Chaste Tree Info: Tips On Chaste Tree Cultivation And Care

Vitex (chaste tree, Vitex agnus-castus) blooms from late spring until early fall with long, upright spikes of pink, lilac and white flowers. Any shrub or tree that blooms all summer is well worth planting, but when it also has pleasantly fragrant flowers and foliage, it becomes a must-have plant. Chaste tree garden care is easy, but there are a few care essentials you need to know to get the most from this outstanding plant.

Chaste Tree Info

The chaste tree is a native of China, but it has a long history in the U.S. It was first cultivated in 1670, and since that time it has become naturalized throughout the Southern part of the country. Many southerners use it as a replacement for lilacs, which don’t tolerate hot summers.

Chaste trees, which are considered shrubs or small trees, grow 15 to 20 feet tall with a spread of 10 to 15 feet. It attracts butterflies and bees, and it makes an excellent honey plant. Wildlife shuns the seeds, and it’s just as well because you’ll have to remove the flower spikes before they go to seed to keep the plant flowering.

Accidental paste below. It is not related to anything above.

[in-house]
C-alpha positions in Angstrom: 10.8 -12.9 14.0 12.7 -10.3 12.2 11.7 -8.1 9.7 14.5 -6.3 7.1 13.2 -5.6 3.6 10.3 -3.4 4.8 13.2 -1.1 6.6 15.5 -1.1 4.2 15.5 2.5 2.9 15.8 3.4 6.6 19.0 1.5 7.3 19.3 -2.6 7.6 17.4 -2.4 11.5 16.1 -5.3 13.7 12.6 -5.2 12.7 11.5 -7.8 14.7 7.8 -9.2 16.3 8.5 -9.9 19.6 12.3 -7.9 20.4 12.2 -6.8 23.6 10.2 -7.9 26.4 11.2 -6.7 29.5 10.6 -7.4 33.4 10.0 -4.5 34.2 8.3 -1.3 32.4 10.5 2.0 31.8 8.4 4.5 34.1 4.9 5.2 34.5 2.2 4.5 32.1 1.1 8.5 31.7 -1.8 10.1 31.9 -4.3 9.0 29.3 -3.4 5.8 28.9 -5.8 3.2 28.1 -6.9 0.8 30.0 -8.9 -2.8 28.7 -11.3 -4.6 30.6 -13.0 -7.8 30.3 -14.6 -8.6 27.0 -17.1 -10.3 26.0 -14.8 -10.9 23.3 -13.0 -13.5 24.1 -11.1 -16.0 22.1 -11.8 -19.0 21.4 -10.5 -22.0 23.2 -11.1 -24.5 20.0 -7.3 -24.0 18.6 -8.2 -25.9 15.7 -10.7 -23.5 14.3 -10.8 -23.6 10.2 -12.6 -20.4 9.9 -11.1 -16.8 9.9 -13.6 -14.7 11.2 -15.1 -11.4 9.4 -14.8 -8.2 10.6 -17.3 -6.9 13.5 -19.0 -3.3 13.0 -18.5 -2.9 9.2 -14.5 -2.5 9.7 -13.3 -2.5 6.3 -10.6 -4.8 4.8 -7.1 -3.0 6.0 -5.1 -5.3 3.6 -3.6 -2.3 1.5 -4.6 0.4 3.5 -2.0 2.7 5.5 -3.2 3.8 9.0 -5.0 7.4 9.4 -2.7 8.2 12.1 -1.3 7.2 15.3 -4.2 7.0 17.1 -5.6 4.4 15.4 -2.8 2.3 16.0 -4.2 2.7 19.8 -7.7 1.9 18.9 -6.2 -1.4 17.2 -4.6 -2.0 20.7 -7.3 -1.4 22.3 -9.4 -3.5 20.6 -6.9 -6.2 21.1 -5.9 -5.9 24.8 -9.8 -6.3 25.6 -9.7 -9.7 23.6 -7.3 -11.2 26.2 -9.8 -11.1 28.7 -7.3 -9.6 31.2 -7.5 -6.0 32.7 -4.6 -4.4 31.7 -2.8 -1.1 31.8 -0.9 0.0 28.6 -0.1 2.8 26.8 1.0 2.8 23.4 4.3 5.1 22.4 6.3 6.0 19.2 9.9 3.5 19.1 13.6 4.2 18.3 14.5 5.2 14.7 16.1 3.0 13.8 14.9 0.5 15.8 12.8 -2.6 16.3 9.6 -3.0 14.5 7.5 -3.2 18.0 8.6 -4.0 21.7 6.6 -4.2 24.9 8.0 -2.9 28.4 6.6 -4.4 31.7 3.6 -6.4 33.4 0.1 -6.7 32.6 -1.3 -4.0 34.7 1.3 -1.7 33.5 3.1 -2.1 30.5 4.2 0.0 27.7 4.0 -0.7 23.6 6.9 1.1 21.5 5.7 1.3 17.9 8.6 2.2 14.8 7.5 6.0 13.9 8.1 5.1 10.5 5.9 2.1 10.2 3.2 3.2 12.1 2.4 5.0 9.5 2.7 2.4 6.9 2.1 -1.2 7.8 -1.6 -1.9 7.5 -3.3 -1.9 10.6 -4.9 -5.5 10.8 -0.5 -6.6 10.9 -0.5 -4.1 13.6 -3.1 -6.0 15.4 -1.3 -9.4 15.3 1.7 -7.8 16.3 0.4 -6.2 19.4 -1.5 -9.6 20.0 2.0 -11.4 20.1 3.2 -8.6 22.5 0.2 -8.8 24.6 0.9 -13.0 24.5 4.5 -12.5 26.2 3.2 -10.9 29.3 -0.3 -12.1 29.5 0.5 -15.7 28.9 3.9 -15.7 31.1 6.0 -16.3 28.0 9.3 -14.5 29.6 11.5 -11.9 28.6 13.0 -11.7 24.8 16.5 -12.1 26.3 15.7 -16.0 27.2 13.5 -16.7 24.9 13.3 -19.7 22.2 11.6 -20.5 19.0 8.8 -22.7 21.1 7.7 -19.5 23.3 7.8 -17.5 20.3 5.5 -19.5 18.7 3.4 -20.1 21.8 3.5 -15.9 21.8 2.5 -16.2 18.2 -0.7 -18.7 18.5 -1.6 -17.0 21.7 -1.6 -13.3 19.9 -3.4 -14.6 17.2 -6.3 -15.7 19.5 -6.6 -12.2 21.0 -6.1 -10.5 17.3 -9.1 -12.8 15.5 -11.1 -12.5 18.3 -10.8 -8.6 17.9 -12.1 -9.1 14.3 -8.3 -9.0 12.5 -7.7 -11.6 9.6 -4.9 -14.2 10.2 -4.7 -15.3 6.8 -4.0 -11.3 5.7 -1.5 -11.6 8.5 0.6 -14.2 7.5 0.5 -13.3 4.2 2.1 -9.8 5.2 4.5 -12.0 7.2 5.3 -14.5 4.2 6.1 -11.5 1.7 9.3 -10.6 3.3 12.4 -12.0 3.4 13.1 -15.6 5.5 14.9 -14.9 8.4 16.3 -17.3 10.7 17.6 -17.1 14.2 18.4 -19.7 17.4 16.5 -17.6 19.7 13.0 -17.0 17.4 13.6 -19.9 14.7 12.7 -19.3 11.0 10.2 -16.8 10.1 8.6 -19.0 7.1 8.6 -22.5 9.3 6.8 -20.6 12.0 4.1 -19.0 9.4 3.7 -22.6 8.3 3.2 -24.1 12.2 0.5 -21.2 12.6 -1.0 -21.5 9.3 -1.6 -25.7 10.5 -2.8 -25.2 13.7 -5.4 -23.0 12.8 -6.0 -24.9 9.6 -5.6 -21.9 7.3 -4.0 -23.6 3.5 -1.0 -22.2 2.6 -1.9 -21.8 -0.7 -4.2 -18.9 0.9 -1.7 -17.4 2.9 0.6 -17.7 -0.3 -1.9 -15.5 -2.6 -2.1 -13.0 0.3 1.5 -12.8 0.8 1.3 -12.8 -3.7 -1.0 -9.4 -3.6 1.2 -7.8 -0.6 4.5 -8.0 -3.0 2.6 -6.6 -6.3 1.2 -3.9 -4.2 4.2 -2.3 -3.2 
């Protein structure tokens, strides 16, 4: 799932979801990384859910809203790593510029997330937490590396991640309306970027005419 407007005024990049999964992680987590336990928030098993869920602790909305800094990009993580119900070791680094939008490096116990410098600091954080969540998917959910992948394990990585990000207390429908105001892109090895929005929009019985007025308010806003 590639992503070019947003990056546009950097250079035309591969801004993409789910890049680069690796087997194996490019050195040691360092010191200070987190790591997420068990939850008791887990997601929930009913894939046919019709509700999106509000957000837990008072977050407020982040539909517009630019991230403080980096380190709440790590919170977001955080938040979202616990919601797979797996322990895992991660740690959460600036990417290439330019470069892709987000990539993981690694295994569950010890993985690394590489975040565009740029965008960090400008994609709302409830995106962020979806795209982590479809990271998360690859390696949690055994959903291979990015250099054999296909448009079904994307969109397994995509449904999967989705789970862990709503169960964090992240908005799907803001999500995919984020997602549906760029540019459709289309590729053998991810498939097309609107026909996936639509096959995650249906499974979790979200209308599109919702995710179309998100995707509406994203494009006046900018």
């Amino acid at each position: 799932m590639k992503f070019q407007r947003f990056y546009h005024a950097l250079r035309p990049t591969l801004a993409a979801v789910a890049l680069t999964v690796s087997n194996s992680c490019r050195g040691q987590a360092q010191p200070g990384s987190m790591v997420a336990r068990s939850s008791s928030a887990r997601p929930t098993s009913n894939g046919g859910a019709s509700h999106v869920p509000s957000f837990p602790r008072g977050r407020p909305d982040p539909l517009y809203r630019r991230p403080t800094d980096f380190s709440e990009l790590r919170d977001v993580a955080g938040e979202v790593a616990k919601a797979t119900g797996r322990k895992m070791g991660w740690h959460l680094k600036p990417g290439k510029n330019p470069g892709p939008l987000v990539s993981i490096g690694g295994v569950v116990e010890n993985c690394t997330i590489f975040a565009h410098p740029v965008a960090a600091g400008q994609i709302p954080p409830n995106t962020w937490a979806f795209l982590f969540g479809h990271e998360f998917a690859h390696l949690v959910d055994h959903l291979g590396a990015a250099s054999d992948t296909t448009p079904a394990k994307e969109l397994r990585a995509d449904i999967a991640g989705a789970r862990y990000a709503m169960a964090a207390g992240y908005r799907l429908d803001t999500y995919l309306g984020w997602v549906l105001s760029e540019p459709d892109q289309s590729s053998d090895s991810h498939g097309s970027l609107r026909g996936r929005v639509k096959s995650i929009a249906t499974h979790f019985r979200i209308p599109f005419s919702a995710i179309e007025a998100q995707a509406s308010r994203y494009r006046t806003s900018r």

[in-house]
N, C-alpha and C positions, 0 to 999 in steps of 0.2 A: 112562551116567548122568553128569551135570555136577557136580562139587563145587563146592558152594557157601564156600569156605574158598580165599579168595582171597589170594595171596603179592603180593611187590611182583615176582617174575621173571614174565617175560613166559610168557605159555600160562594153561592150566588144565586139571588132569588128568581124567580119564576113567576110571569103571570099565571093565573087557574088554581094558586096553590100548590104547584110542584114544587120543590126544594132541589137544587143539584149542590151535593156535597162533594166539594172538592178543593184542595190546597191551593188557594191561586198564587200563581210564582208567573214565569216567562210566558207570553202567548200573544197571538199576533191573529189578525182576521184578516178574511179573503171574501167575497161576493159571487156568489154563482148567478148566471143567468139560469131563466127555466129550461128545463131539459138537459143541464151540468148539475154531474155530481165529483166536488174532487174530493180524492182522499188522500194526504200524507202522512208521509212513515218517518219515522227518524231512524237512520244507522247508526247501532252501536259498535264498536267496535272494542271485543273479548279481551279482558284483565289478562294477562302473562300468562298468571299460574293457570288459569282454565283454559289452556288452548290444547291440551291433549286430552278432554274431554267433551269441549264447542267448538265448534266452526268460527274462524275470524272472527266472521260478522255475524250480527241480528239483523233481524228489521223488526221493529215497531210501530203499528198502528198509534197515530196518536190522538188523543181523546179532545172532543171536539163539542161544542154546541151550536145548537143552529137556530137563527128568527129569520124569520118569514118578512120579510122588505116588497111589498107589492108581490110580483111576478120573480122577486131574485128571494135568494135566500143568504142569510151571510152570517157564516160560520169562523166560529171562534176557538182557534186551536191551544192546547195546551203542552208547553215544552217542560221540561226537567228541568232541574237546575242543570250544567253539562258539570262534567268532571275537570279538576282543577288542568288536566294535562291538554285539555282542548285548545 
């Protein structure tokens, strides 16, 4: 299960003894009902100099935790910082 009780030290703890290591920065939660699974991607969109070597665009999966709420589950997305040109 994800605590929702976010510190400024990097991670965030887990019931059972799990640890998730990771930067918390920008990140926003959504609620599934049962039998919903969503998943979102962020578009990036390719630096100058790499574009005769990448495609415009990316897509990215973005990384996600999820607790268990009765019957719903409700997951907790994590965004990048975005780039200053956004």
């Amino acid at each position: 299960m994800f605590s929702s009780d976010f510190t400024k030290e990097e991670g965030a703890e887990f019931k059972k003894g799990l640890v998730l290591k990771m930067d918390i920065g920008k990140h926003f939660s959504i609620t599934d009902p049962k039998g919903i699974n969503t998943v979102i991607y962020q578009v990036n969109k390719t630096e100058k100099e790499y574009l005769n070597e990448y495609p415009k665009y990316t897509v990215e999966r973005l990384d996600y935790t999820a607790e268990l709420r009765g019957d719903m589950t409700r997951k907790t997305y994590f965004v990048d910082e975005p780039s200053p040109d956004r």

Chaste Tree Cultivation

Chaste trees need full sun and very well-drained soil. It’s best not to plant them in soil that is rich in organic matter because organically rich soils hold too much moisture close to the roots. Chaste trees do very well in xeric gardens where water is scarce.

Once established, you’ll probably never have to water a chaste tree. Inorganic mulch, such as pebbles or stones, allows the soil to dry between rains. Avoid using organic mulches such as bark, shredded wood or straw. Fertilize the plant every year or two with general-purpose fertilizer.

Chaste trees freeze and die back to ground level during severe weather. This isn’t a cause for concern because they regrow quickly from the roots. Nurseries sometimes prune the plant into a small tree by removing some of the main stems and all of the lower branches; but when it regrows, it will be a multi-stemmed shrub.